Adolf Hitler declares war on the United States, bringing America, which had been neutral, into the European conflict.
The bombing of Pearl Harbor even surprised Germany. Although Hitler made a verbal agreement with his Axis partner, Japan, that Germany would join a war against the United States, he was unsure how the war would begin. Japan’s attack on Pearl Harbor answered this question. On December 8, Japanese Ambassador Oshima visited German Foreign Minister von Ribbentrop to nail the Germans to an official declaration of war against America. Von Ribbentrop wasted time; he knew that Germany was under no obligation to do so under the Tripartite Pact, which promised aid if Japan was attacked, but not if Japan was the aggressor. Von Ribbentrop feared that the addition of another antagonist, the United States, would overwhelm the German war effort.
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But Hitler thought otherwise. He was convinced that the United States would soon beat him with fists and declare war on Germany. The US Navy was already attacking German submarines, and Hitler despised Roosevelt for his repeated verbal attacks on his Nazi ideology. He also believed that Japan was much stronger than it was, that once it defeated the United States, it would turn around and help Germany defeat Russia. So, at 3:30 p.m. (Berlin time) on December 11, the German charge d’affaires in Washington gave US Secretary of State Cordell Hull a copy of the declaration of war.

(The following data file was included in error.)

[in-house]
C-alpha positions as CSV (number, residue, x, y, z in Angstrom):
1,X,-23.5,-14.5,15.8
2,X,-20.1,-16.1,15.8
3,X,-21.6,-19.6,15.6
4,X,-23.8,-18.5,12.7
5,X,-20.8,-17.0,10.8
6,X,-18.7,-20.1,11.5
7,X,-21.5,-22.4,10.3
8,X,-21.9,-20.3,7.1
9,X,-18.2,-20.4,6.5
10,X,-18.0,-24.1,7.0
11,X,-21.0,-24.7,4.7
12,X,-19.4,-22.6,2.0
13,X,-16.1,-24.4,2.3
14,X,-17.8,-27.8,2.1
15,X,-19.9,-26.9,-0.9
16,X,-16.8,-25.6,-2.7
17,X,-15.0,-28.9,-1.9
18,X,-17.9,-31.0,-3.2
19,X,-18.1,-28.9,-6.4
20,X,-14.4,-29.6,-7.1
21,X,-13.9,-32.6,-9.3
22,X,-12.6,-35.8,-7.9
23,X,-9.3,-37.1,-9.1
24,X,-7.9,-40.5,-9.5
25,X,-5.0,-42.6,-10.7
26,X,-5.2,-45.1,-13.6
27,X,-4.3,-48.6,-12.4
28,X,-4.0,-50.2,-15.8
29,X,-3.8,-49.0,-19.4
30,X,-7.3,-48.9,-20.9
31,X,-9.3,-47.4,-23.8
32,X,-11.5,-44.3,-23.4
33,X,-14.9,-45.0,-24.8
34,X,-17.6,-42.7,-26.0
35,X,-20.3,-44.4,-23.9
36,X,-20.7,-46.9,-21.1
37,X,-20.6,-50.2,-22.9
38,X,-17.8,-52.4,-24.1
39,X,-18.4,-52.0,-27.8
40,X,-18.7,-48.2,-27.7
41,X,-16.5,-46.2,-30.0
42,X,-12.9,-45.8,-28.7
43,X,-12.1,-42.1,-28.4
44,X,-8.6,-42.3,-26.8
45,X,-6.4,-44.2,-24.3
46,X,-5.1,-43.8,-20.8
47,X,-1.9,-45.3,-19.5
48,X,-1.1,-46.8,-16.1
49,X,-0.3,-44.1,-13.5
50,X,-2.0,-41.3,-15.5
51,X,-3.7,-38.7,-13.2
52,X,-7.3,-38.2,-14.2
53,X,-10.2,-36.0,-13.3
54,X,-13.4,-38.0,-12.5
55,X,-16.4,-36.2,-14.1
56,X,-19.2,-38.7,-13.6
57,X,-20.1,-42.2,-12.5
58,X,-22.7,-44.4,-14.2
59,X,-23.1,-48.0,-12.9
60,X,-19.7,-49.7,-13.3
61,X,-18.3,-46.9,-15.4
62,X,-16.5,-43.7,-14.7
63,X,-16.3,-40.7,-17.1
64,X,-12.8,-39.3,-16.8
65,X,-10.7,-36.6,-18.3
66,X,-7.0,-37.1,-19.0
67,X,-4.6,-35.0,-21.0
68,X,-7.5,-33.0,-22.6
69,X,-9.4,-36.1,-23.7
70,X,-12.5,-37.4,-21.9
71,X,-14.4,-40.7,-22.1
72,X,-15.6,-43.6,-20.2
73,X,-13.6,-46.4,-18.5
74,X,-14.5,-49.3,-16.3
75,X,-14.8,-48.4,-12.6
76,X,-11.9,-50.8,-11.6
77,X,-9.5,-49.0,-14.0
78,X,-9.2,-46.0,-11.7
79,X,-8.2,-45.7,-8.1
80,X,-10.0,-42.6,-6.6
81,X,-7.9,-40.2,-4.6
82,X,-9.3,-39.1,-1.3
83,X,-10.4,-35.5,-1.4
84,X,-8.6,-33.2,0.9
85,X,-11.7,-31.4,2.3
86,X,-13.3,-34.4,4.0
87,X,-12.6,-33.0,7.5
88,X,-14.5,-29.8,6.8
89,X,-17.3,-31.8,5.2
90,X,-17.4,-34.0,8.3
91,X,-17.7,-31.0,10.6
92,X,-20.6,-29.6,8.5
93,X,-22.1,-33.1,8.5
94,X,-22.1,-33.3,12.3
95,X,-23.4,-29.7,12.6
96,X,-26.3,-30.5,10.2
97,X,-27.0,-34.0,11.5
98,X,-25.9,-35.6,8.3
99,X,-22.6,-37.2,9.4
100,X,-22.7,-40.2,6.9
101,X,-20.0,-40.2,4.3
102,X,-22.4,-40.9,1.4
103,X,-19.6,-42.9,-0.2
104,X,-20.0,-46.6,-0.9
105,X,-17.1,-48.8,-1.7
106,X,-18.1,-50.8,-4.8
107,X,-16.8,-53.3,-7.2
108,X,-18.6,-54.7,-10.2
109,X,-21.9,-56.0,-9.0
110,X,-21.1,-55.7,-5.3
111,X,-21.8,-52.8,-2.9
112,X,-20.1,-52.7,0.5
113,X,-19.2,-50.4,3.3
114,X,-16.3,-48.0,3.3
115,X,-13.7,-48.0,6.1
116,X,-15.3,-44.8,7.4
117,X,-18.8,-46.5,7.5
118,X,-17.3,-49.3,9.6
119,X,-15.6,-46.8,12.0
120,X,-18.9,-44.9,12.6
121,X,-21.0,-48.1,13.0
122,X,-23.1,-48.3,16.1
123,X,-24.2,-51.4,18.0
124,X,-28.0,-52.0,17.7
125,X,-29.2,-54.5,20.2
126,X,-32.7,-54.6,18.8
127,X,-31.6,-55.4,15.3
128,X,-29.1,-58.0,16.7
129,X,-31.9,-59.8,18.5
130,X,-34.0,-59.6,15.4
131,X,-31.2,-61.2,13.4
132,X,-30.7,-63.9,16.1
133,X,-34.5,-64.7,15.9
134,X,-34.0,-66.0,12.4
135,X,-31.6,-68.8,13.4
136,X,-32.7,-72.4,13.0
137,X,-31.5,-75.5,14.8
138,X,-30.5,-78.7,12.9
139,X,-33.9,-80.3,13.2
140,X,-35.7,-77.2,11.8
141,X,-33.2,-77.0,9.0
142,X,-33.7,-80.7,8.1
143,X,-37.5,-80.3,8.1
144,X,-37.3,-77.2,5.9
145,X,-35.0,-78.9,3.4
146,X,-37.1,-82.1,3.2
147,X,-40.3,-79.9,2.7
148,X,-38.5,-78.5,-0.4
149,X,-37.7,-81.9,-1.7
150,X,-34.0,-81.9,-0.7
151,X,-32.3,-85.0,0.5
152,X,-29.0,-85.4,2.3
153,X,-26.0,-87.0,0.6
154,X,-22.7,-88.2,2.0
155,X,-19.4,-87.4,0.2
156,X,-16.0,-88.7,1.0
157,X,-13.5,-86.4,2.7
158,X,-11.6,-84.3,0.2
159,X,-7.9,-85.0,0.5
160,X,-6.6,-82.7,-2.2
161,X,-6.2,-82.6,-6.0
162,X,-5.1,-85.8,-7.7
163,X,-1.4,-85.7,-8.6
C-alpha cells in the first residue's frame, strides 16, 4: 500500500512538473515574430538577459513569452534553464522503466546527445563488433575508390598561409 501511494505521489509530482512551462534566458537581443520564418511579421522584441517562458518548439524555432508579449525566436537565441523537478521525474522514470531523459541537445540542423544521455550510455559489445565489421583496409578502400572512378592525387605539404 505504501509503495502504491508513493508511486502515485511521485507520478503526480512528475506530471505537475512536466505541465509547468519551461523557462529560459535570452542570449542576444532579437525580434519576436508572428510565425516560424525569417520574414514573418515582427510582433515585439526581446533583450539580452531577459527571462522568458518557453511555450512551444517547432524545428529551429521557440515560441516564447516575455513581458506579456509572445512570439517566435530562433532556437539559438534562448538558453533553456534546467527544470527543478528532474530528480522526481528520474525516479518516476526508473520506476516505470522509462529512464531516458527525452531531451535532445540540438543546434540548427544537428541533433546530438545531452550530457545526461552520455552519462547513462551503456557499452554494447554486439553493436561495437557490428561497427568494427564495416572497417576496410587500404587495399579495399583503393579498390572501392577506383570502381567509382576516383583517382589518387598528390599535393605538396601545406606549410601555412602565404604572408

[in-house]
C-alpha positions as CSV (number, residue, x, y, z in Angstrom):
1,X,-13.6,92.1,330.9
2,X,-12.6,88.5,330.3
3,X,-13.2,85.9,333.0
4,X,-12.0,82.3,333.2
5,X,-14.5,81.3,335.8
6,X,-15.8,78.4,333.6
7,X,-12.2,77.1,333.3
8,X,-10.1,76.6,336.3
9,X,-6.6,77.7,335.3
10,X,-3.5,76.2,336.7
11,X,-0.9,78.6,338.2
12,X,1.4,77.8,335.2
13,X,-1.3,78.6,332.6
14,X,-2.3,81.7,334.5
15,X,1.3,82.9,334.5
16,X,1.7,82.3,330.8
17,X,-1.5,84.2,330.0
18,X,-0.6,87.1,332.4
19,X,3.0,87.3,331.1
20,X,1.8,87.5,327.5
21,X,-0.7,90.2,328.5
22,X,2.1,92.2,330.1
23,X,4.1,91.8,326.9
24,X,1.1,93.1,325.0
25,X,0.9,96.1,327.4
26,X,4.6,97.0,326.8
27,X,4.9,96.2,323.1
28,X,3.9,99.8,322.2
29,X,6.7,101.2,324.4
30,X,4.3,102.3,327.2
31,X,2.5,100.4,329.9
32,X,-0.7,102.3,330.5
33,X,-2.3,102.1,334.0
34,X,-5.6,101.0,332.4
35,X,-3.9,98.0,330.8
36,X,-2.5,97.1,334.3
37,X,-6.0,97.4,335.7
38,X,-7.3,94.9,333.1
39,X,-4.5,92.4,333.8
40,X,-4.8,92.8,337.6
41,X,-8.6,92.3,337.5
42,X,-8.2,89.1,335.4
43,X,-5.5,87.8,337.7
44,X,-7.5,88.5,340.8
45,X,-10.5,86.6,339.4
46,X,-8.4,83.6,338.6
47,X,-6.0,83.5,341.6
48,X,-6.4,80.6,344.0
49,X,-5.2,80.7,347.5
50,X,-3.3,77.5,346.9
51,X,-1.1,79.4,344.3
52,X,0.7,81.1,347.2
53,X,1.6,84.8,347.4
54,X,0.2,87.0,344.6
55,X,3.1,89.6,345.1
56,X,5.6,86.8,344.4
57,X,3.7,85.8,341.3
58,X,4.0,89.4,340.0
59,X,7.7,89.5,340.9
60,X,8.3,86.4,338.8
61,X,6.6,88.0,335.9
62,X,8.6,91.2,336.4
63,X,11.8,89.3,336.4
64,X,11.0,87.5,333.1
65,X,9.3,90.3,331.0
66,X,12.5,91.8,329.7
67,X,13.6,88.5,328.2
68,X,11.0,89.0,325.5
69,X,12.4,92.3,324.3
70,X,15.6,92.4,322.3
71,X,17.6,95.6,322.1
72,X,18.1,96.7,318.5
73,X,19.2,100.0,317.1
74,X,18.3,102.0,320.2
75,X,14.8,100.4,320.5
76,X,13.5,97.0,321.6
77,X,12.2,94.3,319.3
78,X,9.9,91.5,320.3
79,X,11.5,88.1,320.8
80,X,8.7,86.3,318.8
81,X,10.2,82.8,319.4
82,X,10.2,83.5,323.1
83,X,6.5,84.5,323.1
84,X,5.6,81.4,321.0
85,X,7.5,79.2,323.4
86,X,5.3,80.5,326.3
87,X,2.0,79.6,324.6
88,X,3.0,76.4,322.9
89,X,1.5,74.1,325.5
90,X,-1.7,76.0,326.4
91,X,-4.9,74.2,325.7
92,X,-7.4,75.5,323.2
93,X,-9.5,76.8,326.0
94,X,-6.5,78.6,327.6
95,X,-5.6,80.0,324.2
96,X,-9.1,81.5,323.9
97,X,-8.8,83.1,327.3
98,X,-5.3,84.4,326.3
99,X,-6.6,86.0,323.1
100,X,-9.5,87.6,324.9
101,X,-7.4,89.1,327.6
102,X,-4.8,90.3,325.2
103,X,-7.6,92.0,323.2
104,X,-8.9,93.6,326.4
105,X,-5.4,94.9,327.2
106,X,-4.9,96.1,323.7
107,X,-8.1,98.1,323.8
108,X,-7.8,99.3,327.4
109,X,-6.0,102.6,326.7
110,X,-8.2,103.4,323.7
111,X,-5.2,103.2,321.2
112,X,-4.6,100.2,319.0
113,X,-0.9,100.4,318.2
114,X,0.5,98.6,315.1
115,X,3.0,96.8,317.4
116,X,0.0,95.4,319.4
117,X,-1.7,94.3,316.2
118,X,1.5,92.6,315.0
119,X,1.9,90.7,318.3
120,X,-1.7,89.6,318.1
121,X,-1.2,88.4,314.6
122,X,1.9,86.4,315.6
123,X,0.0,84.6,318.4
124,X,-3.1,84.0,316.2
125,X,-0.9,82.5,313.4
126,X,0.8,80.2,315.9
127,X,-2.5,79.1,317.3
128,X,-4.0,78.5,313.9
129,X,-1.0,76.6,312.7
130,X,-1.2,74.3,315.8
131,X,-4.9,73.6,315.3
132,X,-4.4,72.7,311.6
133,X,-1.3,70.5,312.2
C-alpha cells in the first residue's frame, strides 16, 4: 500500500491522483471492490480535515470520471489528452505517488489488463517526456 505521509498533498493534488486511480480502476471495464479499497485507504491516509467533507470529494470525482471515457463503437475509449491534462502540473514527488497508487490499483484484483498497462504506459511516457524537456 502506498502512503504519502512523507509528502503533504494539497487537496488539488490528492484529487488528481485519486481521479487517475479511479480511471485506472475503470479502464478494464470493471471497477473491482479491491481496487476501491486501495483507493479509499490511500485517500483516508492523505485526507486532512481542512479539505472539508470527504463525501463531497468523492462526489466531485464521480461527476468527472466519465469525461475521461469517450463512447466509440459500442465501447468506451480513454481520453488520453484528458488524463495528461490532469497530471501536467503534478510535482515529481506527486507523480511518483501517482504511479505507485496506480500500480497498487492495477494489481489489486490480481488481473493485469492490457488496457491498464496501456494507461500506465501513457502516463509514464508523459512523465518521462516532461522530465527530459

On the same day, Hitler addressed the Reichstag to defend the declaration. The failure of the New Deal, Hitler argued, was the real cause of the war, as President Roosevelt, backed by plutocrats and Jews, tried to cover up the collapse of his economic program. “First it incites war, then falsifies the causes, then loosely wraps itself in a cloak of Christian hypocrisy and slowly but surely leads humanity to war,” Hitler said – and the Reichstag s ‘rose to thunderous applause.